Two longtime W. P. Carey information systems professors retire
As they retire in May, Uday Kulkarni and Robert Wood will leave a legacy at W. P. Carey, having affected the lives of thousands of students throughout their decades-long careers.
A phrase in the Indian language of Marathi is “zak marnar ahe,” which, roughly translated, means, “I’m going fishing.” Those who use this expression usually have no real intention of catching fish.
Both professors will leave a legacy at W. P. Carey, having affected the lives of thousands of students throughout their decades-long careers. Both Kulkarni and Wood began their teaching careers in the ’80s; Kulkarni joined W. P. Carey in 1988 and Wood in 2005.
Uday Kulkarni says farewell to a long career at W. P. Carey
Kulkarni never had an attendance requirement for his classes; the students just showed up. He had a unique ability to connect with each student and know whether they grasped the curriculum. Kulkarni made sure he was always available for his students, giving them his cell phone number.
“I discovered I was a teacher when I started teaching,” he says. “I didn’t know that I loved teaching until I became a professor.”
The truth is, Kulkarni says, it’s not about teaching. It’s about asking the right questions and leading his students to think and find the answers.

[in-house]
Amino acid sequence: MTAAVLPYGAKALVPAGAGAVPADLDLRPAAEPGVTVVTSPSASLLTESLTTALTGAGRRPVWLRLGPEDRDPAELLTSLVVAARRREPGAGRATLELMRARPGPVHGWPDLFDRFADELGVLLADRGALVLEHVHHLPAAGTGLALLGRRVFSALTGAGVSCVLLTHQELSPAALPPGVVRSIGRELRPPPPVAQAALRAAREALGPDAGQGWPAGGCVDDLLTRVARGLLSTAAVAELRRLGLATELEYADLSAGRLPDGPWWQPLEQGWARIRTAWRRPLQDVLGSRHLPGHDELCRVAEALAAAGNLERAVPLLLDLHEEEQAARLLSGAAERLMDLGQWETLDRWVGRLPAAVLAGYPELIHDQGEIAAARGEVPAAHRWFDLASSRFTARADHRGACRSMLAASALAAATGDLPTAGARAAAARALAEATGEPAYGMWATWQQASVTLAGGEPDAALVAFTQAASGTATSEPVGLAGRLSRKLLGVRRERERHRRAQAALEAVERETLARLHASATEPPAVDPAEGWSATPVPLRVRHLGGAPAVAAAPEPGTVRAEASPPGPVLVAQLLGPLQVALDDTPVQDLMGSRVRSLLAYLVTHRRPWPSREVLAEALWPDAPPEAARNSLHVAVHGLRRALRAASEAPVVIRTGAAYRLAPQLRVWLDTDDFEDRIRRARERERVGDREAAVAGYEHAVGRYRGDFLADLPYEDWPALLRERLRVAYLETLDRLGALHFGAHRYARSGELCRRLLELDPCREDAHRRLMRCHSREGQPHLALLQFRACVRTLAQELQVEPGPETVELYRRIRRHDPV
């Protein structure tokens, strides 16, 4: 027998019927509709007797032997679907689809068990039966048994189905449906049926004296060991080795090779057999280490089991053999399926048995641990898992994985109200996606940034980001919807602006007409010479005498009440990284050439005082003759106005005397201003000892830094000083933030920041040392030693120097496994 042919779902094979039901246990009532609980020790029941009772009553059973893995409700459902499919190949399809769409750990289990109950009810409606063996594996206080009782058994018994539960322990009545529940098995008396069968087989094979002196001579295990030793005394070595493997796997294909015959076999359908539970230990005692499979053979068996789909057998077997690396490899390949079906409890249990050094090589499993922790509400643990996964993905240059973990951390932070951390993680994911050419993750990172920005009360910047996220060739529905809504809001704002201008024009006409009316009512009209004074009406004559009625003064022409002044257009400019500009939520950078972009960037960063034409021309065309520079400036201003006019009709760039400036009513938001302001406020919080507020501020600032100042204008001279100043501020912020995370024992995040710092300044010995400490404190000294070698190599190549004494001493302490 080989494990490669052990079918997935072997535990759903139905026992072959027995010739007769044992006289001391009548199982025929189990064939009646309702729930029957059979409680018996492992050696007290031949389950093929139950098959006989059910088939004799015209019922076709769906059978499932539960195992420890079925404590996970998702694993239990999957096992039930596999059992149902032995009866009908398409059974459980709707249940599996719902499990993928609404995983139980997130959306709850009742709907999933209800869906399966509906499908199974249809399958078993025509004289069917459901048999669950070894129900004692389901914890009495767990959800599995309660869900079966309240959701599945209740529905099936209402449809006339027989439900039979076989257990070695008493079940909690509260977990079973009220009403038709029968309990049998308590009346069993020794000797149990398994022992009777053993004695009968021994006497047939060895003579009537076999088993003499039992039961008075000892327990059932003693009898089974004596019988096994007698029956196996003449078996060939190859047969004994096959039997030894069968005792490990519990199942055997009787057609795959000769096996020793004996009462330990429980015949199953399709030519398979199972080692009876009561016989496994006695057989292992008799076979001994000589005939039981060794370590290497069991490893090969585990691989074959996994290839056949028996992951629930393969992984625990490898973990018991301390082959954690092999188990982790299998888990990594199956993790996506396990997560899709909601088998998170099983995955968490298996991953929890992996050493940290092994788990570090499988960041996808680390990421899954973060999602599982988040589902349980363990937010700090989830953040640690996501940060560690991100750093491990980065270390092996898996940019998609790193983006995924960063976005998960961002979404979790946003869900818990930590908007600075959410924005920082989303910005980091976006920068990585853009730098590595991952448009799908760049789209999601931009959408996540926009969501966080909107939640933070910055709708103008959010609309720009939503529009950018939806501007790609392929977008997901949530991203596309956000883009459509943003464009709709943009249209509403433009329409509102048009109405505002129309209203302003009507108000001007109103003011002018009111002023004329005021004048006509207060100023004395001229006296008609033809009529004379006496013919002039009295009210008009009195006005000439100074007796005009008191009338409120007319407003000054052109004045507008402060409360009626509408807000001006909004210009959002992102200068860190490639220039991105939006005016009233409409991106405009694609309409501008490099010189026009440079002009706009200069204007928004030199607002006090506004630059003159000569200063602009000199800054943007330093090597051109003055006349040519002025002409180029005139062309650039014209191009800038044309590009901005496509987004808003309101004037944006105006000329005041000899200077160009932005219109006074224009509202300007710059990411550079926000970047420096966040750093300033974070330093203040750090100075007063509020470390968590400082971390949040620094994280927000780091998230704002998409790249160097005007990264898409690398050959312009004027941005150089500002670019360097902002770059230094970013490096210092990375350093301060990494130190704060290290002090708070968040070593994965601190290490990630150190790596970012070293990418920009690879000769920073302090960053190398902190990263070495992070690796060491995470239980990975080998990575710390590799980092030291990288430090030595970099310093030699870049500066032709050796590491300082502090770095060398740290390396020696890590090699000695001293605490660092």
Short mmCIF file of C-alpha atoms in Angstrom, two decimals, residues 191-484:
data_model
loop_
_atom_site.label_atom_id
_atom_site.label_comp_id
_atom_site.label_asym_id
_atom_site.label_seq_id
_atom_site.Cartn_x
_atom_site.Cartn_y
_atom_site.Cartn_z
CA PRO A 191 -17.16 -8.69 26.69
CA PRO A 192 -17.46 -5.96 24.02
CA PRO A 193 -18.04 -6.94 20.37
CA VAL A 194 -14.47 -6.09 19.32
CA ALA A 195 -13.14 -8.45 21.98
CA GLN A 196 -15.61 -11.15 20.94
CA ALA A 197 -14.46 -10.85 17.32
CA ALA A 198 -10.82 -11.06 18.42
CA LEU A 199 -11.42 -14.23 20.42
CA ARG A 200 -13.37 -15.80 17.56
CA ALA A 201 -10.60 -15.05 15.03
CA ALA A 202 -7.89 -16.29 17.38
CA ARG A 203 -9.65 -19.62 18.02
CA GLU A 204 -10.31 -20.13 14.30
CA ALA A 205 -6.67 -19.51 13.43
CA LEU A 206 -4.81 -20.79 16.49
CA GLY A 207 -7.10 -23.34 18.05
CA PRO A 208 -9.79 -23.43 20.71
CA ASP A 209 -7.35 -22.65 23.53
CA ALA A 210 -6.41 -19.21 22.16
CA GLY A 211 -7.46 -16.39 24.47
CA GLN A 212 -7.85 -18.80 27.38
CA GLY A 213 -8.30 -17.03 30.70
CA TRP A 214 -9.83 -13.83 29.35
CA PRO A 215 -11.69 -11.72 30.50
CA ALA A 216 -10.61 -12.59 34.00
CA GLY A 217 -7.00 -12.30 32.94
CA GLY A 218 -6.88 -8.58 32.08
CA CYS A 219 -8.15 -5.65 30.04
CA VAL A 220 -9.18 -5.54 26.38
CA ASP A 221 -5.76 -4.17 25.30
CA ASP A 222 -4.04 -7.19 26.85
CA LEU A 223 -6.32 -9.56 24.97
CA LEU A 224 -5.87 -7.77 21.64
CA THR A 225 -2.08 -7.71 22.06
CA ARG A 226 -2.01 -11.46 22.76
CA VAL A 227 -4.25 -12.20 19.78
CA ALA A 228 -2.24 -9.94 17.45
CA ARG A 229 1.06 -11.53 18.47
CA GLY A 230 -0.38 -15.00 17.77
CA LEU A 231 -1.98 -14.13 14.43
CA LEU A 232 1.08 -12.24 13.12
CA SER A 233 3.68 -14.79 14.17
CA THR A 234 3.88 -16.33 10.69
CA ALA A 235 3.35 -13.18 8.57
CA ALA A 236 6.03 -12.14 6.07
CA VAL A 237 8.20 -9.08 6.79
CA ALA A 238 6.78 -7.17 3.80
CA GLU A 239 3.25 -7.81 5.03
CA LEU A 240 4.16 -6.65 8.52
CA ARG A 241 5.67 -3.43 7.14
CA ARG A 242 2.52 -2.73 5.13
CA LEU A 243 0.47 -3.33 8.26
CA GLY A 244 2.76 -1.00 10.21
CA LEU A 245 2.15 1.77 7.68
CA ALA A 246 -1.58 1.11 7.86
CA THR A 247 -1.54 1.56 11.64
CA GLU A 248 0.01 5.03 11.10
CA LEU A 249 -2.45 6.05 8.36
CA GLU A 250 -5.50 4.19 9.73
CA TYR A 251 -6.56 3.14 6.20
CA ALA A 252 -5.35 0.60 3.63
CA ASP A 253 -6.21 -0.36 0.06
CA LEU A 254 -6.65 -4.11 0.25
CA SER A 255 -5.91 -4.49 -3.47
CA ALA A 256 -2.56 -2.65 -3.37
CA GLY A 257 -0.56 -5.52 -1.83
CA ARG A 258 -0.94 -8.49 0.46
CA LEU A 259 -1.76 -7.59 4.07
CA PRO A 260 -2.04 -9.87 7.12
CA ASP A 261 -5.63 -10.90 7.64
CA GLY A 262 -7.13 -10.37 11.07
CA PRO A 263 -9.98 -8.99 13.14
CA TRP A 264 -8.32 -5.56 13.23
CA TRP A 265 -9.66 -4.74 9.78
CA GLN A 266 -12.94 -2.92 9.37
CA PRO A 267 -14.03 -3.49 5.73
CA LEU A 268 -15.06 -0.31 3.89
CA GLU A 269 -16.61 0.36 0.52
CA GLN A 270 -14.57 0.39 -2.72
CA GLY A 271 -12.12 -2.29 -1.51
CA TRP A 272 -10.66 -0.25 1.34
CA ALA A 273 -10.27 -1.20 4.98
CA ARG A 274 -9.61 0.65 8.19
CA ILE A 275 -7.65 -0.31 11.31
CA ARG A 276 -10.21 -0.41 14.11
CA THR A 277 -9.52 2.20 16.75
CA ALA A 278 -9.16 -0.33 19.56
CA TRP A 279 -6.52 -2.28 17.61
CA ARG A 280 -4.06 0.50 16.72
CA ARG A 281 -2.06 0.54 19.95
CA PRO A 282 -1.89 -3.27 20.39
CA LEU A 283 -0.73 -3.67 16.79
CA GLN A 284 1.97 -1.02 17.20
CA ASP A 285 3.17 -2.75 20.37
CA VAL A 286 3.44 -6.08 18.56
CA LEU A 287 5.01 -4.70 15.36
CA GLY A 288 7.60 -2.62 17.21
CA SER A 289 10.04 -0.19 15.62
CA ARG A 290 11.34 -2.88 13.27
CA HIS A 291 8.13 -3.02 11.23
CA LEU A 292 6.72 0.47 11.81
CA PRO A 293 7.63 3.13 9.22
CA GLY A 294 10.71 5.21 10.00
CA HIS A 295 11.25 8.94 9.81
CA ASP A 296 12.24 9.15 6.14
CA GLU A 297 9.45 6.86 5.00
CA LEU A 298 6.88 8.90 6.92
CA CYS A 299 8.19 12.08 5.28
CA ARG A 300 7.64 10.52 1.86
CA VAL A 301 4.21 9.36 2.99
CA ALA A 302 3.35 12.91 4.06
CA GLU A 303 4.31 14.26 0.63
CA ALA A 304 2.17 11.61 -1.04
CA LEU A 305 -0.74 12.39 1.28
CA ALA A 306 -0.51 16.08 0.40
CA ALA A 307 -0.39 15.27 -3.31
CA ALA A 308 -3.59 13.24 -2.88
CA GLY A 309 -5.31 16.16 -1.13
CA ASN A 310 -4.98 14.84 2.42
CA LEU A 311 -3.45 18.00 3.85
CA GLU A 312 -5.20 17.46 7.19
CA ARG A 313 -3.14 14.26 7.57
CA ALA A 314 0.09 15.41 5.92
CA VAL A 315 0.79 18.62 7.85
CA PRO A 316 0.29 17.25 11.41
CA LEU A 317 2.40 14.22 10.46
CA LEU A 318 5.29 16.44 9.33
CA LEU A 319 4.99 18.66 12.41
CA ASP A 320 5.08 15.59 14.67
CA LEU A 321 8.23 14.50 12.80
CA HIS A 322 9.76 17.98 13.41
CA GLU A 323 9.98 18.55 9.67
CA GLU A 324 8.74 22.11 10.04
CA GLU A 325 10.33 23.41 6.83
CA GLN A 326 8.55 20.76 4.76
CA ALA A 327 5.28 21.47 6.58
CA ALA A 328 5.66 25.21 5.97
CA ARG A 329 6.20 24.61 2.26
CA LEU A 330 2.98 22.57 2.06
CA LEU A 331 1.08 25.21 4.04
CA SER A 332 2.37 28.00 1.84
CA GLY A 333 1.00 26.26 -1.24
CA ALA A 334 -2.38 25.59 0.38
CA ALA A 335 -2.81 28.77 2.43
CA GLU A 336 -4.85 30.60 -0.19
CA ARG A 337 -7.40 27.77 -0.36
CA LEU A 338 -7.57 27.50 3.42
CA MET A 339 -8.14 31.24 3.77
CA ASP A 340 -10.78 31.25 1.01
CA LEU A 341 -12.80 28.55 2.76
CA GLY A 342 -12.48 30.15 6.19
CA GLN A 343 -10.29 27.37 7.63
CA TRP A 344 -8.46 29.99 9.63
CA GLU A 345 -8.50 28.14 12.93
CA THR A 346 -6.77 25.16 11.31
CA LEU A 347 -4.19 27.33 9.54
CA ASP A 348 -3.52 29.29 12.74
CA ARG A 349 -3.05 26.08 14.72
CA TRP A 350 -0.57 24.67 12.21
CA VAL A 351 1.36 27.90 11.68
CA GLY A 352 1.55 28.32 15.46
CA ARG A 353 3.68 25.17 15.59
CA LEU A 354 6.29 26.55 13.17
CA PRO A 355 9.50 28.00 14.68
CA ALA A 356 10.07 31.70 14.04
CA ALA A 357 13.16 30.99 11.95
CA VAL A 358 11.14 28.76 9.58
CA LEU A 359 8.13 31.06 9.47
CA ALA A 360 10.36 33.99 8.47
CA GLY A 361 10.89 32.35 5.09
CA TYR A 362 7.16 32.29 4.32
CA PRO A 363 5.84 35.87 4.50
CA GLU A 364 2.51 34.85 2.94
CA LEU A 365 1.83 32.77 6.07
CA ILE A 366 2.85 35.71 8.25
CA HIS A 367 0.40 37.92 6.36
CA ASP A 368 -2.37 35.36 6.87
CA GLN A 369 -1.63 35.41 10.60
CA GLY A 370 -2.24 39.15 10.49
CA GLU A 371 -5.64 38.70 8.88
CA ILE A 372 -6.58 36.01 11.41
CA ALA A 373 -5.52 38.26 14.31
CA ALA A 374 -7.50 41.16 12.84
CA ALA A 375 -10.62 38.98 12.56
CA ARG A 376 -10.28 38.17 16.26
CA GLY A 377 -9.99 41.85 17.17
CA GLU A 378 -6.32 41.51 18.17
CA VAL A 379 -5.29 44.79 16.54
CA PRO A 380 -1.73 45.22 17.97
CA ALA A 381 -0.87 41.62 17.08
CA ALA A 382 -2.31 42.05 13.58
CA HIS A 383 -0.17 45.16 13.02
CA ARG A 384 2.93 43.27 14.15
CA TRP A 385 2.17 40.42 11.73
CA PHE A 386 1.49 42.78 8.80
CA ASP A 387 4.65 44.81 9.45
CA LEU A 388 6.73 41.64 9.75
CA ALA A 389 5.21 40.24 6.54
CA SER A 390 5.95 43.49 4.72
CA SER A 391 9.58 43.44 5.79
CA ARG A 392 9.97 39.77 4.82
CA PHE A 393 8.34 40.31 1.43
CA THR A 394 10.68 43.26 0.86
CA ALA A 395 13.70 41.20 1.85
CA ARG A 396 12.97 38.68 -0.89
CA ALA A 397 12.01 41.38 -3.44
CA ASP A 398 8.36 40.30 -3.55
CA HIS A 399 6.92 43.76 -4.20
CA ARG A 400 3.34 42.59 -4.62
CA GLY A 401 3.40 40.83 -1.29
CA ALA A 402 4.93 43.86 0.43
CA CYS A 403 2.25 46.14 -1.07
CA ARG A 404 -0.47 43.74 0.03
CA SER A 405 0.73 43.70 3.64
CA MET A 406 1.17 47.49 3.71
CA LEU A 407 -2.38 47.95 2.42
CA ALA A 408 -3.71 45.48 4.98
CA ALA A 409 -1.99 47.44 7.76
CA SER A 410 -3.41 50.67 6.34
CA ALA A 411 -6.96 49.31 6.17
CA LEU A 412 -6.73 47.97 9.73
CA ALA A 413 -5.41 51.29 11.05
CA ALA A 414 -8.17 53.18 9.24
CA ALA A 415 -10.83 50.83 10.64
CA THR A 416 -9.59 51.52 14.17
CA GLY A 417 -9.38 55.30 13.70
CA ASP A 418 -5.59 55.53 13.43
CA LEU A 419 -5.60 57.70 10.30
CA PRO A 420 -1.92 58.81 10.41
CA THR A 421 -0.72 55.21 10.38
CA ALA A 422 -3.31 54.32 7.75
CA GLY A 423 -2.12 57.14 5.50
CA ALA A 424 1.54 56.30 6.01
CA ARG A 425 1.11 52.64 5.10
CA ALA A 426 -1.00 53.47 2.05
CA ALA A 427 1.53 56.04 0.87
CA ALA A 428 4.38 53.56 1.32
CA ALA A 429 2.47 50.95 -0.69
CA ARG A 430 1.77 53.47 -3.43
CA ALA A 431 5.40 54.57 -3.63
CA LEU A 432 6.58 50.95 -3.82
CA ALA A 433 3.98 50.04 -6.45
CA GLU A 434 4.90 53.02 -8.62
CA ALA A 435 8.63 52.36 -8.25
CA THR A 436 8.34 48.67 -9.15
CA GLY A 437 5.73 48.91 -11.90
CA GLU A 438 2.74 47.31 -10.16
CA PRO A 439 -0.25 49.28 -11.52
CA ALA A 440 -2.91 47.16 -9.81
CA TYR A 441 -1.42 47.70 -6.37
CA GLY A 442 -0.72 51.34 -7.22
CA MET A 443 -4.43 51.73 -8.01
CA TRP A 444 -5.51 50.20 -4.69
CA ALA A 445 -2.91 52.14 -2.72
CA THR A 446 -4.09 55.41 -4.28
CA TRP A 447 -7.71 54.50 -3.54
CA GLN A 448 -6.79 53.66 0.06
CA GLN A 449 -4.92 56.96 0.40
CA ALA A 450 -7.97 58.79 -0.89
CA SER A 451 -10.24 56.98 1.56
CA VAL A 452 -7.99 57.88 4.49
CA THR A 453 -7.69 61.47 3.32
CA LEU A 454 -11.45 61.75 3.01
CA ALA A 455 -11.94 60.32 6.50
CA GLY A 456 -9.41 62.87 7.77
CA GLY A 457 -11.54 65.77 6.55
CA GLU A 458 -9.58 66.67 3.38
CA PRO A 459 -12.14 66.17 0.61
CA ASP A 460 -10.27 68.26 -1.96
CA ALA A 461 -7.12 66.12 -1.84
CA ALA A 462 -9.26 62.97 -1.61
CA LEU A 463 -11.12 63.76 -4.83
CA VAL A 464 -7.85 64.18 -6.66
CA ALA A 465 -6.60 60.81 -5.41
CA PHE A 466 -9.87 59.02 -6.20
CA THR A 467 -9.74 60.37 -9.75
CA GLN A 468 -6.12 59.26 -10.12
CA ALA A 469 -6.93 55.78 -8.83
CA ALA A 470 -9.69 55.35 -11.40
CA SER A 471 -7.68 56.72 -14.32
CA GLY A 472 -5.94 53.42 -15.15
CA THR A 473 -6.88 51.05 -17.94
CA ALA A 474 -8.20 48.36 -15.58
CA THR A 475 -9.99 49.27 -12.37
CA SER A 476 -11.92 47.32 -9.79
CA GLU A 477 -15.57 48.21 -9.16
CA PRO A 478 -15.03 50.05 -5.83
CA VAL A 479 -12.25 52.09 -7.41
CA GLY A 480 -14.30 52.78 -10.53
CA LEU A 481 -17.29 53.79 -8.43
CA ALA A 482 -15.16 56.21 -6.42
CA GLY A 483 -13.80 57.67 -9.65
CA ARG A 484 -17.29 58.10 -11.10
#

“It’s about creating an atmosphere for critical thinking,” he says.
Kulkarni takes pride in being well prepared for his classes, calling himself a “painful perfectionist.” But even then, he’d, at times, get stumped by a student’s question. He says, “there’s a silence, thinking, and then you must be vulnerable. He admits when he doesn’t know the answer and encourages the class to think through the question together.
Those are the parts Kulkarni says he might miss.
And his colleagues.
Kulkarni has made lifelong friendships in the department, working with other faculty members to build new department programs and supporting younger professors.
Colleague and friend Angelina Saric, associate director of information systems, says Kulkarni had a central role in shaping the department’s positive culture. The value he placed on each faculty, staff, and student member was visible, she says.